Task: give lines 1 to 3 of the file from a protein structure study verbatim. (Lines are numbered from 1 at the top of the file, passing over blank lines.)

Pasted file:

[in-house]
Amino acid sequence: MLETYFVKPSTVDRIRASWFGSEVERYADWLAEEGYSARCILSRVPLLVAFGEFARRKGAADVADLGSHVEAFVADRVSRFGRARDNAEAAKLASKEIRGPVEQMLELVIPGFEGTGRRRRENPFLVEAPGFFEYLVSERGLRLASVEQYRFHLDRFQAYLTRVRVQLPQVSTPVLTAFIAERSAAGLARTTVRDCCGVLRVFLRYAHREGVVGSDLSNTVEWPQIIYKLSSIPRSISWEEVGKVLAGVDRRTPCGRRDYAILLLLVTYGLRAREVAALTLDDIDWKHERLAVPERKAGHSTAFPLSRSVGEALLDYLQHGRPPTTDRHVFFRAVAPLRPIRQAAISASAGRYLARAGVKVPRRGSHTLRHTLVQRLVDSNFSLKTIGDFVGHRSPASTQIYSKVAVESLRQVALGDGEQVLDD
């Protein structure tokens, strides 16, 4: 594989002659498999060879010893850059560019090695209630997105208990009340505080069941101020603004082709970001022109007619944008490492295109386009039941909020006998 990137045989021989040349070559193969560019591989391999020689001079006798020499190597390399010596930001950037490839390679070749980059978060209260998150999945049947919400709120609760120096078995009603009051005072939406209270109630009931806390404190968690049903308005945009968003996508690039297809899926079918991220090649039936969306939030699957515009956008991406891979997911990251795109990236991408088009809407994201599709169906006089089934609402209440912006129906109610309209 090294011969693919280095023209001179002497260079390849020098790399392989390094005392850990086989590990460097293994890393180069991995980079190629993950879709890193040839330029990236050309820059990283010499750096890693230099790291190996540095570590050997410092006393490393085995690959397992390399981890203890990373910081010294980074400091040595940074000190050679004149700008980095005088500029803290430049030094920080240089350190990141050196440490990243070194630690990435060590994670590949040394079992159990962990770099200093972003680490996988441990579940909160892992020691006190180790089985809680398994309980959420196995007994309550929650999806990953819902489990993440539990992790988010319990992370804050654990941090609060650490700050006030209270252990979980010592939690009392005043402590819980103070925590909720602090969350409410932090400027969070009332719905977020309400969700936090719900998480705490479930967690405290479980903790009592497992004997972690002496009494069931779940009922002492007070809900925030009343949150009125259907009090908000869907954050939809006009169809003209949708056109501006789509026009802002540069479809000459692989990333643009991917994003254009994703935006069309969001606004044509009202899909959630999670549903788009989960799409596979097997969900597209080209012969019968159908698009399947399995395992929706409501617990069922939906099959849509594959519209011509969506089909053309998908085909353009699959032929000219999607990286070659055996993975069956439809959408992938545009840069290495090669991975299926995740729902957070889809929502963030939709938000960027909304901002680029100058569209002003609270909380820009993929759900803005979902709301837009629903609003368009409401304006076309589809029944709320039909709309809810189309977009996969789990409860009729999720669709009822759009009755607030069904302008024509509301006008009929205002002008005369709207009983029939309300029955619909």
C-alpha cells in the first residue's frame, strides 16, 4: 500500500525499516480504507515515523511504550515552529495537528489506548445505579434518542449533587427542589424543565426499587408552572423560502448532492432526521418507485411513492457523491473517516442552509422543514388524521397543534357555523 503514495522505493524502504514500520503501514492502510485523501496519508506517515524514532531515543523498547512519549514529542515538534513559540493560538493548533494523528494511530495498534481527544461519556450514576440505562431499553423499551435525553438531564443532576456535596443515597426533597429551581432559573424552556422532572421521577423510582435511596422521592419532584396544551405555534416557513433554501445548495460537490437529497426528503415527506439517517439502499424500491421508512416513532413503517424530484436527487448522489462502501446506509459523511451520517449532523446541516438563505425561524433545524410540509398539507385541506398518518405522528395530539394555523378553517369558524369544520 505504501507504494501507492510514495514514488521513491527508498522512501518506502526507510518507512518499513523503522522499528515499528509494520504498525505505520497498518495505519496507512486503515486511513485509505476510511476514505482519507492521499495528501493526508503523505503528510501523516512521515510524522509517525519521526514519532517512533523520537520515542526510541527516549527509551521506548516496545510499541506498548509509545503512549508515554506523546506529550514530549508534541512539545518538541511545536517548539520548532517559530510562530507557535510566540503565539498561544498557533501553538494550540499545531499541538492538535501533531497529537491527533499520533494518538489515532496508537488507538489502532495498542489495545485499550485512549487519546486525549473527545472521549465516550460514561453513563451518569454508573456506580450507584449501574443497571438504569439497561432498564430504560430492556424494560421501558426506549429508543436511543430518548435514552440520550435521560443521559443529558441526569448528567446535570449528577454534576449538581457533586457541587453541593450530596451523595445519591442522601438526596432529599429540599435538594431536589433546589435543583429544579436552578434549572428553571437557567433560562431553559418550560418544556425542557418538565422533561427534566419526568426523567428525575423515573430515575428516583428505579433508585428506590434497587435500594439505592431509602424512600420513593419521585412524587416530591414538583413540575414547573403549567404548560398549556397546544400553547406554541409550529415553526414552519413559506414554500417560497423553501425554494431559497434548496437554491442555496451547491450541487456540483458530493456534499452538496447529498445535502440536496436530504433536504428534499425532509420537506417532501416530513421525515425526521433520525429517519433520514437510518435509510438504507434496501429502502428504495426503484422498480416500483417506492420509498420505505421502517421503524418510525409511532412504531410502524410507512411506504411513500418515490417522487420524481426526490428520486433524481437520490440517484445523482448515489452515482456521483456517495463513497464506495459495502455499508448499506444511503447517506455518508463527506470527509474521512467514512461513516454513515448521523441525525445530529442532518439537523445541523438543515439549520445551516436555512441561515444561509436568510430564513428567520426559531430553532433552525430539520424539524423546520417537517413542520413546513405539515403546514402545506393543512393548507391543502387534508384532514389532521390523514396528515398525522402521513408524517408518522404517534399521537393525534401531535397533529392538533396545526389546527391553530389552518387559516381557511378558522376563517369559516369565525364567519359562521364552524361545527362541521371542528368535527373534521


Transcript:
[in-house]
Amino acid sequence: MLETYFVKPSTVDRIRASWFGSEVERYADWLAEEGYSARCILSRVPLLVAFGEFARRKGAADVADLGSHVEAFVADRVSRFGRARDNAEAAKLASKEIRGPVEQMLELVIPGFEGTGRRRRENPFLVEAPGFFEYLVSERGLRLASVEQYRFHLDRFQAYLTRVRVQLPQVSTPVLTAFIAERSAAGLARTTVRDCCGVLRVFLRYAHREGVVGSDLSNTVEWPQIIYKLSSIPRSISWEEVGKVLAGVDRRTPCGRRDYAILLLLVTYGLRAREVAALTLDDIDWKHERLAVPERKAGHSTAFPLSRSVGEALLDYLQHGRPPTTDRHVFFRAVAPLRPIRQAAISASAGRYLARAGVKVPRRGSHTLRHTLVQRLVDSNFSLKTIGDFVGHRSPASTQIYSKVAVESLRQVALGDGEQVLDD
């Protein structure tokens, strides 16, 4: 594989002659498999060879010893850059560019090695209630997105208990009340505080069941101020603004082709970001022109007619944008490492295109386009039941909020006998 990137045989021989040349070559193969560019591989391999020689001079006798020499190597390399010596930001950037490839390679070749980059978060209260998150999945049947919400709120609760120096078995009603009051005072939406209270109630009931806390404190968690049903308005945009968003996508690039297809899926079918991220090649039936969306939030699957515009956008991406891979997911990251795109990236991408088009809407994201599709169906006089089934609402209440912006129906109610309209 090294011969693919280095023209001179002497260079390849020098790399392989390094005392850990086989590990460097293994890393180069991995980079190629993950879709890193040839330029990236050309820059990283010499750096890693230099790291190996540095570590050997410092006393490393085995690959397992390399981890203890990373910081010294980074400091040595940074000190050679004149700008980095005088500029803290430049030094920080240089350190990141050196440490990243070194630690990435060590994670590949040394079992159990962990770099200093972003680490996988441990579940909160892992020691006190180790089985809680398994309980959420196995007994309550929650999806990953819902489990993440539990992790988010319990992370804050654990941090609060650490700050006030209270252990979980010592939690009392005043402590819980103070925590909720602090969350409410932090400027969070009332719905977020309400969700936090719900998480705490479930967690405290479980903790009592497992004997972690002496009494069931779940009922002492007070809900925030009343949150009125259907009090908000869907954050939809006009169809003209949708056109501006789509026009802002540069479809000459692989990333643009991917994003254009994703935006069309969001606004044509009202899909959630999670549903788009989960799409596979097997969900597209080209012969019968159908698009399947399995395992929706409501617990069922939906099959849509594959519209011509969506089909053309998908085909353009699959032929000219999607990286070659055996993975069956439809959408992938545009840069290495090669991975299926995740729902957070889809929502963030939709938000960027909304901002680029100058569209002003609270909380820009993929759900803005979902709301837009629903609003368009409401304006076309589809029944709320039909709309809810189309977009996969789990409860009729999720669709009822759009009755607030069904302008024509509301006008009929205002002008005369709207009983029939309300029955619909």